Melanie Wong Oct 30, 2012 12:59 AM

                                                                                                Duck tongues are trendy now.

                                                                                                1. re: Steve
                                                                                                  akq Oct 31, 2012 02:17 PM

                                                                                                  It may be becoming less rare: I just had a really nice app of corned beef tounge sliced very thin that was outstanding at Copperleaf in Seattle (Seatac).

                                                                                                  1. re: akq
                                                                                                    Steve Oct 31, 2012 04:17 PM

                                                                                                    Yes, I had a pastrami tongue at Rogue 24. Anything to hide the fact that it's tongue....

                                                                                                    1. re: Steve
                                                                                                      huiray Nov 5, 2012 04:43 AM

                                                                                                      Has anyone pointed out to them (regarding their website) that it is "Prix fixe" and not "Pre-fixe"?

                                                                                                  2. re: Steve
                                                                                                    robt5265 Nov 4, 2012 09:50 PM

                                                                                                    tongue is very popular in Mexico. It's even in every meat market and supermarket.

                                                                                                    1. re: robt5265
                                                                                                      huiray Nov 5, 2012 04:40 AM

                                                                                                      I imagine so! Your post reminds me about the wonderful and tasty tacos de lengua I can get for almost no money at a local Guanajuato Supermercado in their food court. Also popular in various regional Chinese cuisines. Sichuan comes to mind as one... However, I think the question here is whether it would be on the menu (tasting or otherwise) of an expensive high-end fancy restaurant. Perhaps there are such restaurants in Mexico?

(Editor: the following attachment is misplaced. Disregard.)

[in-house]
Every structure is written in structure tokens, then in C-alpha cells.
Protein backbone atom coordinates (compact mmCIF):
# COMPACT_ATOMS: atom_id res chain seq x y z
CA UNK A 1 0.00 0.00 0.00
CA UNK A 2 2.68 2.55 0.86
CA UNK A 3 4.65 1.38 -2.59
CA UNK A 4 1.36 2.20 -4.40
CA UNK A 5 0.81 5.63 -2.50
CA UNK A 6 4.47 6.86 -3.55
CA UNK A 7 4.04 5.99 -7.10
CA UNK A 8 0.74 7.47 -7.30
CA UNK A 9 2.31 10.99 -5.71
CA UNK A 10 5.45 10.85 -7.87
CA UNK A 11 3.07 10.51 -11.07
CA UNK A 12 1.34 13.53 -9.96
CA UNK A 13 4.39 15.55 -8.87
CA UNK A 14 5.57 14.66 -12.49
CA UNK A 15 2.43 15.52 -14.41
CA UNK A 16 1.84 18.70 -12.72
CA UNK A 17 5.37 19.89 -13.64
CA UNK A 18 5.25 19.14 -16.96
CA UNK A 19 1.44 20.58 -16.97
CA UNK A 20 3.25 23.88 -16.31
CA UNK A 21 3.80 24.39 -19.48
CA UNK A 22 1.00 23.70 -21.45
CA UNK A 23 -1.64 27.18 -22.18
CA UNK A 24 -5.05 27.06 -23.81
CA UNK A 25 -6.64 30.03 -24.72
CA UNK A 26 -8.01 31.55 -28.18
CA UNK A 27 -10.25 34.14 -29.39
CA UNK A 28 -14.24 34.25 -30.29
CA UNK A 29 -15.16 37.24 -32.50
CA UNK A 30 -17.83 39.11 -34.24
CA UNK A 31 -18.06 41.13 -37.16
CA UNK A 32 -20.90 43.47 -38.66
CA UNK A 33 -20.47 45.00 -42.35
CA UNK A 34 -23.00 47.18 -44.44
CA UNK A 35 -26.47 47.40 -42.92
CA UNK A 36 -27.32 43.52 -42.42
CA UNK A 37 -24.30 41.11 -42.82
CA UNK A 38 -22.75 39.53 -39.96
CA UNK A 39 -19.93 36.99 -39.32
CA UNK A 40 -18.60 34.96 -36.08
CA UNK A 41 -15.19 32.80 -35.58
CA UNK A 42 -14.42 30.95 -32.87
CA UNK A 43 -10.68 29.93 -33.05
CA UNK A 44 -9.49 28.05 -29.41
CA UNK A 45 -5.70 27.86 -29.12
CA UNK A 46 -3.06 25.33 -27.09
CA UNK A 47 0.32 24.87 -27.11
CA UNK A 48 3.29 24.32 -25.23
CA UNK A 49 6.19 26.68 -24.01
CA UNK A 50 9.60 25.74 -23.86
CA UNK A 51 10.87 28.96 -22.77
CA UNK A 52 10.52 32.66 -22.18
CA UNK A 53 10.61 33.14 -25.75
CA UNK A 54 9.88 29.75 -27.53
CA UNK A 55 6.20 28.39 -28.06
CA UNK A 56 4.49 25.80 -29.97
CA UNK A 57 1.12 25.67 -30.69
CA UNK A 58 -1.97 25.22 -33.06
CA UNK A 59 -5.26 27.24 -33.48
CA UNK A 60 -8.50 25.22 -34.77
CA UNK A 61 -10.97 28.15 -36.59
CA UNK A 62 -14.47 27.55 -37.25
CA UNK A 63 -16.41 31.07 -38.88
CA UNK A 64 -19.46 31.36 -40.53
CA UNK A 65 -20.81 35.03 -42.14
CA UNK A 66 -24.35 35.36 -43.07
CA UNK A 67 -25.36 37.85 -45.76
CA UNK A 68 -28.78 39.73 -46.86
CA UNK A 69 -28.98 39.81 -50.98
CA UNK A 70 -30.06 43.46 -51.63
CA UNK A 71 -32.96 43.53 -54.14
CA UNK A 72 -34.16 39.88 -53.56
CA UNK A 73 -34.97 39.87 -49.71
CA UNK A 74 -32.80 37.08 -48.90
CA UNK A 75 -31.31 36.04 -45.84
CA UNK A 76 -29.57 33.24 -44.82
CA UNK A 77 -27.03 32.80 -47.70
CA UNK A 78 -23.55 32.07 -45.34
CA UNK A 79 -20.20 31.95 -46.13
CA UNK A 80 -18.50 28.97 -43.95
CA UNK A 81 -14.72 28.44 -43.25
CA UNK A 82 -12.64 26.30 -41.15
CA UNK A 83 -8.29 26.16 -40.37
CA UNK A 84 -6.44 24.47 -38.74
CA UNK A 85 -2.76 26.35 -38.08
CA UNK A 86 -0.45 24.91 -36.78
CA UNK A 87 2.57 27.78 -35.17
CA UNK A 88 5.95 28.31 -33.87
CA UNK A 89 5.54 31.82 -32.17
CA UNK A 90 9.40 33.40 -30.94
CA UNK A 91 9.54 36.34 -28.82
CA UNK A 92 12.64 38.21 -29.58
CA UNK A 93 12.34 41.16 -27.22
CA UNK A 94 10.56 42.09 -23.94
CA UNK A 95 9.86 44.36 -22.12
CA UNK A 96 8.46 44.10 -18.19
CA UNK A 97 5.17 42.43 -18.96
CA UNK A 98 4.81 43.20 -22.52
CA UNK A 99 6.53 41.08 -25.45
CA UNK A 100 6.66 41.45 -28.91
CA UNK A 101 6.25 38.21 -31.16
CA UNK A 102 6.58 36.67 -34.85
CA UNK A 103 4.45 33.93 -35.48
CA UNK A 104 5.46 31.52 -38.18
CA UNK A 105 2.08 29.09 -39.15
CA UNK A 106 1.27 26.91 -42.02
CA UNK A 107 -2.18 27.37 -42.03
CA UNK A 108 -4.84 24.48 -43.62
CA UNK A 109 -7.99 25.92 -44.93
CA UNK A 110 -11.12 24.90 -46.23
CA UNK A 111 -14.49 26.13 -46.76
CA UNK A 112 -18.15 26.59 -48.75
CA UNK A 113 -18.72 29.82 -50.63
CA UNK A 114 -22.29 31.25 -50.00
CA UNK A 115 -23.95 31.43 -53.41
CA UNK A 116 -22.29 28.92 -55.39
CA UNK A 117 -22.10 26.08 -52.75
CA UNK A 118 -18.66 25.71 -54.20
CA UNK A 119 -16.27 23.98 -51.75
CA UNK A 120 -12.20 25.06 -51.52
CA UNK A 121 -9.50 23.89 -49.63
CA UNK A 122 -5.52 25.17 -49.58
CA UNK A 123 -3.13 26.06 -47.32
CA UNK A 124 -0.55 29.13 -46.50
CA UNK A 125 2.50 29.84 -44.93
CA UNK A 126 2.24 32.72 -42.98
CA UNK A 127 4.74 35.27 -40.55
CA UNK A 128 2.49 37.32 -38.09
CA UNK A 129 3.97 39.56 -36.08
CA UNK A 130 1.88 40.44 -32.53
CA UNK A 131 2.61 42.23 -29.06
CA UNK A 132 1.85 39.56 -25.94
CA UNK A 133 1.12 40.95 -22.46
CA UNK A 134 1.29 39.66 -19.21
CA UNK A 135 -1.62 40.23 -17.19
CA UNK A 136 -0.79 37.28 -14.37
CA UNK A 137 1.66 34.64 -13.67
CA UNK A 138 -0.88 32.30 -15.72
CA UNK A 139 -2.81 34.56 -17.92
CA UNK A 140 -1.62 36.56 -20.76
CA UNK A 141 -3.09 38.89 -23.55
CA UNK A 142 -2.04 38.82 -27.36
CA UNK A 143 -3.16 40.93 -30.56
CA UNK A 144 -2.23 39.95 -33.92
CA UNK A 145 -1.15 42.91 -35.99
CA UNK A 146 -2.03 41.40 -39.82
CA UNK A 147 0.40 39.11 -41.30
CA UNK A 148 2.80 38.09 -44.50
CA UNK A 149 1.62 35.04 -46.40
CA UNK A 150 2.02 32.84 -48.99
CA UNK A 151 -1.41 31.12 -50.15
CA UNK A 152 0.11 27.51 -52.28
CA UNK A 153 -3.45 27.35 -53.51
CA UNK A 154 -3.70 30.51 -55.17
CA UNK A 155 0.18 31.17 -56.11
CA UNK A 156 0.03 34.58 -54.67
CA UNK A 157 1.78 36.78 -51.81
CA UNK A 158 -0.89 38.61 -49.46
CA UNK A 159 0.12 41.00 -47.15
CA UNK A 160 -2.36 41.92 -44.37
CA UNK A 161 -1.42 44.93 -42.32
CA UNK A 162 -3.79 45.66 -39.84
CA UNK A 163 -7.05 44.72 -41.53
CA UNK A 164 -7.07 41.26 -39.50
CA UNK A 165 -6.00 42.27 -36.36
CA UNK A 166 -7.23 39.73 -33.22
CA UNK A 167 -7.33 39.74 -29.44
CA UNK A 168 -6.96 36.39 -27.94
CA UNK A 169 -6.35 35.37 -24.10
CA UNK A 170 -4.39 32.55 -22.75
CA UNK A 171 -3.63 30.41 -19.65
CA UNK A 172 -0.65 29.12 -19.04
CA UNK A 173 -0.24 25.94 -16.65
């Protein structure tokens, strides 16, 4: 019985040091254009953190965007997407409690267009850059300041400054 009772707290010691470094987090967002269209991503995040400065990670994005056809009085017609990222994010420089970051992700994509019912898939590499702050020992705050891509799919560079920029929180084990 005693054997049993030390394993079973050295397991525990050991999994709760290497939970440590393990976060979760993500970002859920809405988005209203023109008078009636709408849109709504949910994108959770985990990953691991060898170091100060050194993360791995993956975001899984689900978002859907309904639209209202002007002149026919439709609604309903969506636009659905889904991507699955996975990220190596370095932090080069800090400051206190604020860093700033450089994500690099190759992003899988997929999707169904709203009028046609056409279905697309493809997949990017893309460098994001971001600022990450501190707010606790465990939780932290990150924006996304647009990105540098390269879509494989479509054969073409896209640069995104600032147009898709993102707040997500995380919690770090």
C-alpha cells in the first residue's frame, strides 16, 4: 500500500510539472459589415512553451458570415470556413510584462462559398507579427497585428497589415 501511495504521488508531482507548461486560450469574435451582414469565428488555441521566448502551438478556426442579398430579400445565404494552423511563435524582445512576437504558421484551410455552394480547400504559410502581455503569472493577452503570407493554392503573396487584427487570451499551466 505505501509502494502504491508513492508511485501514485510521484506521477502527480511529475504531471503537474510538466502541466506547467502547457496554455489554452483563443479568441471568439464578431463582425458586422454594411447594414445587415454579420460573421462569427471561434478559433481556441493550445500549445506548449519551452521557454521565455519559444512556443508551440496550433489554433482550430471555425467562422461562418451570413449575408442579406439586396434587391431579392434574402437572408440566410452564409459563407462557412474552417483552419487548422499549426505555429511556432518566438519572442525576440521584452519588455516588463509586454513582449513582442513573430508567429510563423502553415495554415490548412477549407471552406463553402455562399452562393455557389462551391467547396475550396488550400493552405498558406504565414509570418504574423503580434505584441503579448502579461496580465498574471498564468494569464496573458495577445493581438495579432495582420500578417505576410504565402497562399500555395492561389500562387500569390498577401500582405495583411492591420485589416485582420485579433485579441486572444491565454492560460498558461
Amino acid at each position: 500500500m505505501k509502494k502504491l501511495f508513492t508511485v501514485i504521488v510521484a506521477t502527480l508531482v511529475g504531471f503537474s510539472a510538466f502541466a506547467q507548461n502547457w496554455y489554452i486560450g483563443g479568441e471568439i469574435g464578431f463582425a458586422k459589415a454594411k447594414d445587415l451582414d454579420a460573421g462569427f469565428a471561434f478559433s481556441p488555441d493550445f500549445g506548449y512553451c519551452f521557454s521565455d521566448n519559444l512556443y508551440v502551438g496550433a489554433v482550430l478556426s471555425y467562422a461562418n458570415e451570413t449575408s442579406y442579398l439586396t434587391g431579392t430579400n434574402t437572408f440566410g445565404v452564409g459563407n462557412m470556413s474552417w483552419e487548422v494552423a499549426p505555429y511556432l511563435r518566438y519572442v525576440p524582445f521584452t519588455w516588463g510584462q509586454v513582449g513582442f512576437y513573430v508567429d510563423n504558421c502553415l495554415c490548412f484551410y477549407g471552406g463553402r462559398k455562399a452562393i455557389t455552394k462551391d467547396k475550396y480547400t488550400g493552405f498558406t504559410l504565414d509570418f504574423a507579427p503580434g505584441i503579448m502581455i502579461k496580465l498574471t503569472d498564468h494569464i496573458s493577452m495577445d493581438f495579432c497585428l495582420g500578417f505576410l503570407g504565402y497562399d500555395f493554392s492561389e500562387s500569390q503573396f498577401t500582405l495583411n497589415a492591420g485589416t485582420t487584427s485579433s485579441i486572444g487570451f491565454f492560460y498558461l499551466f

1. re: huiray
                                                                                                        robt5265 Nov 5, 2012 09:02 PM

                                                                                                        It would be on a menu of a high end restaurant for sure in France and many other European countries. Think tongue in aspic, a dish that goes back atleast to the 19th century French haute cuisine.

                                                                                                  3. f
                                                                                                    ferret Oct 29, 2012 07:22 PM

                                                                                                    I doubt you'll find any vegetable that hasn't been used in a fine dining establishment.

                                                                                                    2 Replies
                                                                                                    1. re: ferret
                                                                                                      njmarshall55 Oct 31, 2012 09:19 AM

                                                                                                      Agreed, but broccoli rabe seems to be hard to find, especially in non-Italian places.

                                                                                                      1. re: njmarshall55
                                                                                                        Panini Guy Oct 31, 2012 08:17 PM

                                                                                                        Not in Pittsburgh. Rapini is currently on the menu at at least 6 of the top 25 restaurants in town (only two of which are Italian)..